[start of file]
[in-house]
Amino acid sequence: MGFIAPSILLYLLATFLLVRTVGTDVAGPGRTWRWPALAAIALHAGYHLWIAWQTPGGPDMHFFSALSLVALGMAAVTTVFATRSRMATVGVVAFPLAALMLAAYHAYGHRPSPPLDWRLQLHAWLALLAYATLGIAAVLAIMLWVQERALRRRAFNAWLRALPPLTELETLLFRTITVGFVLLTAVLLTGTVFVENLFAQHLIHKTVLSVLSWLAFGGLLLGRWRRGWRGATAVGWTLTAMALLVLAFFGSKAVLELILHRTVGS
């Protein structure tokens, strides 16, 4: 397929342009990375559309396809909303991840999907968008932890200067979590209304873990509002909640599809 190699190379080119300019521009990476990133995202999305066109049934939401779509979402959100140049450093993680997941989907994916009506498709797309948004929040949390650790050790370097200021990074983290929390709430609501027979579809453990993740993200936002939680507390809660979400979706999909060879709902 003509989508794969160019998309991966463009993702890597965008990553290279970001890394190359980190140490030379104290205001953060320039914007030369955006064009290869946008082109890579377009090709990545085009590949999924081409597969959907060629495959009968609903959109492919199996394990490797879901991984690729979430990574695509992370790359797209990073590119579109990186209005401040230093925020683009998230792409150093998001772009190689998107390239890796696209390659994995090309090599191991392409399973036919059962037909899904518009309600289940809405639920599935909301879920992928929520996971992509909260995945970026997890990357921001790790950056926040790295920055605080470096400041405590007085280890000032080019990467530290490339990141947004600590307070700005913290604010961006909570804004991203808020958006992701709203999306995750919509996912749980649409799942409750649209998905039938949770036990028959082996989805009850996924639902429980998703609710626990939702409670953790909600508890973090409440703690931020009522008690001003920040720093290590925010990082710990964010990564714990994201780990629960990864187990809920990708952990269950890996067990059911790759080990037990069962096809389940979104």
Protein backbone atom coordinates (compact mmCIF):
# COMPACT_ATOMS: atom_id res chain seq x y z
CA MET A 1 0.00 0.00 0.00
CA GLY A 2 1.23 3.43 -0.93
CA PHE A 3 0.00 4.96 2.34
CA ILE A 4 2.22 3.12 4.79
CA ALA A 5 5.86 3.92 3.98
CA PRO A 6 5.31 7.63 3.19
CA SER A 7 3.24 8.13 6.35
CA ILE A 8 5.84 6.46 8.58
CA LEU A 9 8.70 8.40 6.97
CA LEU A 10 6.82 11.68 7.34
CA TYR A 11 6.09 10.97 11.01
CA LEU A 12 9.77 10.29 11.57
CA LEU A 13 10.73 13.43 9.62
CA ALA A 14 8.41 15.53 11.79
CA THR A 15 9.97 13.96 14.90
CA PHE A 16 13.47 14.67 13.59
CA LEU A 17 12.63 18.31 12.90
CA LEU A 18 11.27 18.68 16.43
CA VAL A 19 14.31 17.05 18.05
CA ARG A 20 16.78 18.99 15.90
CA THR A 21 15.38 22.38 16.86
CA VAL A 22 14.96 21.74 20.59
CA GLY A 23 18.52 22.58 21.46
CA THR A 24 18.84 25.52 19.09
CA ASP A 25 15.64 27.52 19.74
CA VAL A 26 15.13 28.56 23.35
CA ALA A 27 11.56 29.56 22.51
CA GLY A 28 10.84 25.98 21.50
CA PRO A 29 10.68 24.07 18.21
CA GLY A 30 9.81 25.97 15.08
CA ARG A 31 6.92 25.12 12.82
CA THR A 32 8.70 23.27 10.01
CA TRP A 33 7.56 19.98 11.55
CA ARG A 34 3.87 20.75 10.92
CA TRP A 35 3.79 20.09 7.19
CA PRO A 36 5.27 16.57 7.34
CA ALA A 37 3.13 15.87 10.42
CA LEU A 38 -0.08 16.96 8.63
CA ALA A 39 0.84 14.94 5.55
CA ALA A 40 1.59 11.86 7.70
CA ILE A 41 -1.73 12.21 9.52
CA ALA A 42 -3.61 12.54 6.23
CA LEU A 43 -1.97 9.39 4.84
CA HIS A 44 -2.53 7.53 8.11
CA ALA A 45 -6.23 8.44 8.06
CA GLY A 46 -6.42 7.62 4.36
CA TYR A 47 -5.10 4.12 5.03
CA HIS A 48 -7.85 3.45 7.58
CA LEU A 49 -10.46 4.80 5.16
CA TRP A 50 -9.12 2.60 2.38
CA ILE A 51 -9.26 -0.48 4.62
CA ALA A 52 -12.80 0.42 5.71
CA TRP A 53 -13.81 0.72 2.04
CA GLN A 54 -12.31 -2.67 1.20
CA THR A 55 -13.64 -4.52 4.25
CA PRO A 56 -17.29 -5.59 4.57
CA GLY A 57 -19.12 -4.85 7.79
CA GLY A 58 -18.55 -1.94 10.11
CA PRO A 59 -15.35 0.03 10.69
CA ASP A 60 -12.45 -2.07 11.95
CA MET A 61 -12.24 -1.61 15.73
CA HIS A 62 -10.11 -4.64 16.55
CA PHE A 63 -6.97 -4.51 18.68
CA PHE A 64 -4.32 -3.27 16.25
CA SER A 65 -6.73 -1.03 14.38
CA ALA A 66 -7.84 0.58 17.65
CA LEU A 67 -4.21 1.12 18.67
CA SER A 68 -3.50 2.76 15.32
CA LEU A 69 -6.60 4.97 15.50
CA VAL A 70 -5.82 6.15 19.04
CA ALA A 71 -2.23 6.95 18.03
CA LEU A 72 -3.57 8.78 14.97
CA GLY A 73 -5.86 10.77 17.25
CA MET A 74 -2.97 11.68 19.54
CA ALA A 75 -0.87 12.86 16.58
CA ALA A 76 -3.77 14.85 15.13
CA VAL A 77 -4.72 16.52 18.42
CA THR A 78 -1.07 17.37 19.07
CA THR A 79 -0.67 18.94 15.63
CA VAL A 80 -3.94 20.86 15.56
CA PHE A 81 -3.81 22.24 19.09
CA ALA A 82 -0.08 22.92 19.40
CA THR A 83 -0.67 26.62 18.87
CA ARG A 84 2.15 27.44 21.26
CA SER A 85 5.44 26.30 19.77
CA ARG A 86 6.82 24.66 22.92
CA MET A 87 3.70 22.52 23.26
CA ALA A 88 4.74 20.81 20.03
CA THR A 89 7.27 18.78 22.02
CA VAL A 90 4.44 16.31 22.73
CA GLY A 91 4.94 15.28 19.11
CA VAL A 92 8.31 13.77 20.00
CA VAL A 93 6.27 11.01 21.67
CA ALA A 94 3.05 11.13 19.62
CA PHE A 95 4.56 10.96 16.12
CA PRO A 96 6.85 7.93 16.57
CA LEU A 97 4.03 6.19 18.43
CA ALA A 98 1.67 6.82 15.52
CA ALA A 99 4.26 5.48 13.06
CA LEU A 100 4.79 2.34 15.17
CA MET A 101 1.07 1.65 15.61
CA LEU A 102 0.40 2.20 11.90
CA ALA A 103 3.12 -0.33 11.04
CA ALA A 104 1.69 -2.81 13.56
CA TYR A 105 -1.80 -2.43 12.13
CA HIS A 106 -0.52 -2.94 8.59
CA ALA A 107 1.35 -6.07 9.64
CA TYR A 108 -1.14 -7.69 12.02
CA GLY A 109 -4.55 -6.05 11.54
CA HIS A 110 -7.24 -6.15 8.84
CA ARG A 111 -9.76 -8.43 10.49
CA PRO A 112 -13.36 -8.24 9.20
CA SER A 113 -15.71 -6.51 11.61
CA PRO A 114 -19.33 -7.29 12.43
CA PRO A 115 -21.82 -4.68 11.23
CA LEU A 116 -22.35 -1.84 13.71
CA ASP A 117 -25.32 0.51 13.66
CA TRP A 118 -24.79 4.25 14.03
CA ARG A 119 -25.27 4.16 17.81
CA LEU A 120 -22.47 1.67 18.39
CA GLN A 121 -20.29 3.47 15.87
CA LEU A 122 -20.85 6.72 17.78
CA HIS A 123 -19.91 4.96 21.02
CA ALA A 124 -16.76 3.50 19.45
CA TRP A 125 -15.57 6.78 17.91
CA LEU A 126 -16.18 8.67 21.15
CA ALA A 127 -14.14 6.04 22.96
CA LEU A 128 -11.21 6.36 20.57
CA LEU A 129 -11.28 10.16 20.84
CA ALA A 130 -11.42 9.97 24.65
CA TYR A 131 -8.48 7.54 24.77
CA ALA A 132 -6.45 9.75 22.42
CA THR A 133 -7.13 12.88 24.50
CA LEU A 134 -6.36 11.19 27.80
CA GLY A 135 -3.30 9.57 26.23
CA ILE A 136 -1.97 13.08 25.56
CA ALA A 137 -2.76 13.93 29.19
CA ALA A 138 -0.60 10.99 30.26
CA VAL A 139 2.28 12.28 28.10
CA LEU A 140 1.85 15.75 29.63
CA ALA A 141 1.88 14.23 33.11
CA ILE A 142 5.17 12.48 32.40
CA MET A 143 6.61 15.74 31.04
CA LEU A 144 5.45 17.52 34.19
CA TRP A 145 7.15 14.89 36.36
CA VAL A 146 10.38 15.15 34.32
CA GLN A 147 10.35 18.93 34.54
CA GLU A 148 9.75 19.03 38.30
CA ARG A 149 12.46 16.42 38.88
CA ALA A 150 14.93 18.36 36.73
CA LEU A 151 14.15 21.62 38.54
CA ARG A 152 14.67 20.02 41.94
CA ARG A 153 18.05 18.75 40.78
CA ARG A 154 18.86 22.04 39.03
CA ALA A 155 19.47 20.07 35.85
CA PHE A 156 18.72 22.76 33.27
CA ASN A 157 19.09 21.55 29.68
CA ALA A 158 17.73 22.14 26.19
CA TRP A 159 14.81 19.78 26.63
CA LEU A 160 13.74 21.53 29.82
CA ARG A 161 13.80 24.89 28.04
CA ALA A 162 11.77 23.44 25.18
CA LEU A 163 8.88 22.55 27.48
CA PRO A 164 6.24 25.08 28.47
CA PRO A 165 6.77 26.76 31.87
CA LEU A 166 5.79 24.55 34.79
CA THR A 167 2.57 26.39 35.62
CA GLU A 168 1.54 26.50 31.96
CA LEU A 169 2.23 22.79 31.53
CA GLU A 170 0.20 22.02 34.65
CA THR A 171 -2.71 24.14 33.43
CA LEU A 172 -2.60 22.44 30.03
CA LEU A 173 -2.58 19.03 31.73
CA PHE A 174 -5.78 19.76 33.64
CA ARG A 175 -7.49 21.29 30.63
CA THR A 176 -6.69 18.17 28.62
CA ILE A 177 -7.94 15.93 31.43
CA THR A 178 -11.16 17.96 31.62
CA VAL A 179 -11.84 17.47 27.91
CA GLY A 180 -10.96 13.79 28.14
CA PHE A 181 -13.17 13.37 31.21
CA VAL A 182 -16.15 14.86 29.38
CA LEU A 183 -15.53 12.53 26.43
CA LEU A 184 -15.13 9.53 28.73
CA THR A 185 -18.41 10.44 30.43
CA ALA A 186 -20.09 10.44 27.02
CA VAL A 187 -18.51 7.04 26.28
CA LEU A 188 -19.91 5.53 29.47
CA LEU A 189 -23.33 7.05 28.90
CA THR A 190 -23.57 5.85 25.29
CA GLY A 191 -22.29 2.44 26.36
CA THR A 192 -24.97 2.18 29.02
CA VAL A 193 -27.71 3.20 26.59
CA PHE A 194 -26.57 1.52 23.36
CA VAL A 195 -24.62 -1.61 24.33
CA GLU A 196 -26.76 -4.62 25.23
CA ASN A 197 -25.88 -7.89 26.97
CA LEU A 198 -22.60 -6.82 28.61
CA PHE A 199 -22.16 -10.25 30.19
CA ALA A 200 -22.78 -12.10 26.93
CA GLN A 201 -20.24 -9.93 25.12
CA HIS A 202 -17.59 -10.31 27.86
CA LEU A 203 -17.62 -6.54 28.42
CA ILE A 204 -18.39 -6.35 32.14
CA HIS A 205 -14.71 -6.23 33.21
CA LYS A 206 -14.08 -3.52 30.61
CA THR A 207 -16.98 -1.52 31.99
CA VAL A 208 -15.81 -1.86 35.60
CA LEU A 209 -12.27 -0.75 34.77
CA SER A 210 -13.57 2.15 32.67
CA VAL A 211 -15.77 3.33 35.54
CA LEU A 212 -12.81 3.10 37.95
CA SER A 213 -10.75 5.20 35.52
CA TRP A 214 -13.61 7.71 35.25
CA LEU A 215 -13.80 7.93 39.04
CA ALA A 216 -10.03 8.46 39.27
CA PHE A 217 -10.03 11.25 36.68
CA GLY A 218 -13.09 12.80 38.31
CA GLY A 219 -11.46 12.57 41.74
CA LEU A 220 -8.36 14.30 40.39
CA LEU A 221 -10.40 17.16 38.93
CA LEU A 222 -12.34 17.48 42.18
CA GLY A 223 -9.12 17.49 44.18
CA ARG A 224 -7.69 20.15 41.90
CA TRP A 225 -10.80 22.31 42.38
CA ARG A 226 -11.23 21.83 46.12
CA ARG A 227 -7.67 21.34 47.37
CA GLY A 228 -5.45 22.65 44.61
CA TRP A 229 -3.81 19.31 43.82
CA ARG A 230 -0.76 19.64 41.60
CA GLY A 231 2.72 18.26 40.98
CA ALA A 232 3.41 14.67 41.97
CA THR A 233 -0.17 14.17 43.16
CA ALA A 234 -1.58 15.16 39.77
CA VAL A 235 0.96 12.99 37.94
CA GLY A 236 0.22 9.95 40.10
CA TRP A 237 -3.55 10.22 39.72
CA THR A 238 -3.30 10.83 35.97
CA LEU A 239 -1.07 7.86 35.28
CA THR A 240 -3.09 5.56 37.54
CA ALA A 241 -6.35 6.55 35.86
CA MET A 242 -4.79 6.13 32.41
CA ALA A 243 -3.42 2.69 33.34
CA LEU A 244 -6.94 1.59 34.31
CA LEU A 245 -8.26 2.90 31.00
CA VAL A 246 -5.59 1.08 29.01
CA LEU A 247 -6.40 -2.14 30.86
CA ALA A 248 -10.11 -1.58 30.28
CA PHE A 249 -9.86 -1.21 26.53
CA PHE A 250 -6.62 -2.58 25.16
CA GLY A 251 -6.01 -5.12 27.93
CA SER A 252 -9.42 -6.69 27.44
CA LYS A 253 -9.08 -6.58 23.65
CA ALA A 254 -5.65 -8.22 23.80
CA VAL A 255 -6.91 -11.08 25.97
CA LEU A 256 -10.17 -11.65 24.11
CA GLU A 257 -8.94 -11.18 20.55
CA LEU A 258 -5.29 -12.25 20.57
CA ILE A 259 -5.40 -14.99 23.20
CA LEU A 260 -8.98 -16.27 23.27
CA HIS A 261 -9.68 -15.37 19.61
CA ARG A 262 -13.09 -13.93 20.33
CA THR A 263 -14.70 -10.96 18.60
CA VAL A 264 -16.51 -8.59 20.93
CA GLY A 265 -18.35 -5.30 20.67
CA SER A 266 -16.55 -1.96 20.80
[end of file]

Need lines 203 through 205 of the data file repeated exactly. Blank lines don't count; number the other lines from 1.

CA LEU A 198 -22.60 -6.82 28.61
CA PHE A 199 -22.16 -10.25 30.19
CA ALA A 200 -22.78 -12.10 26.93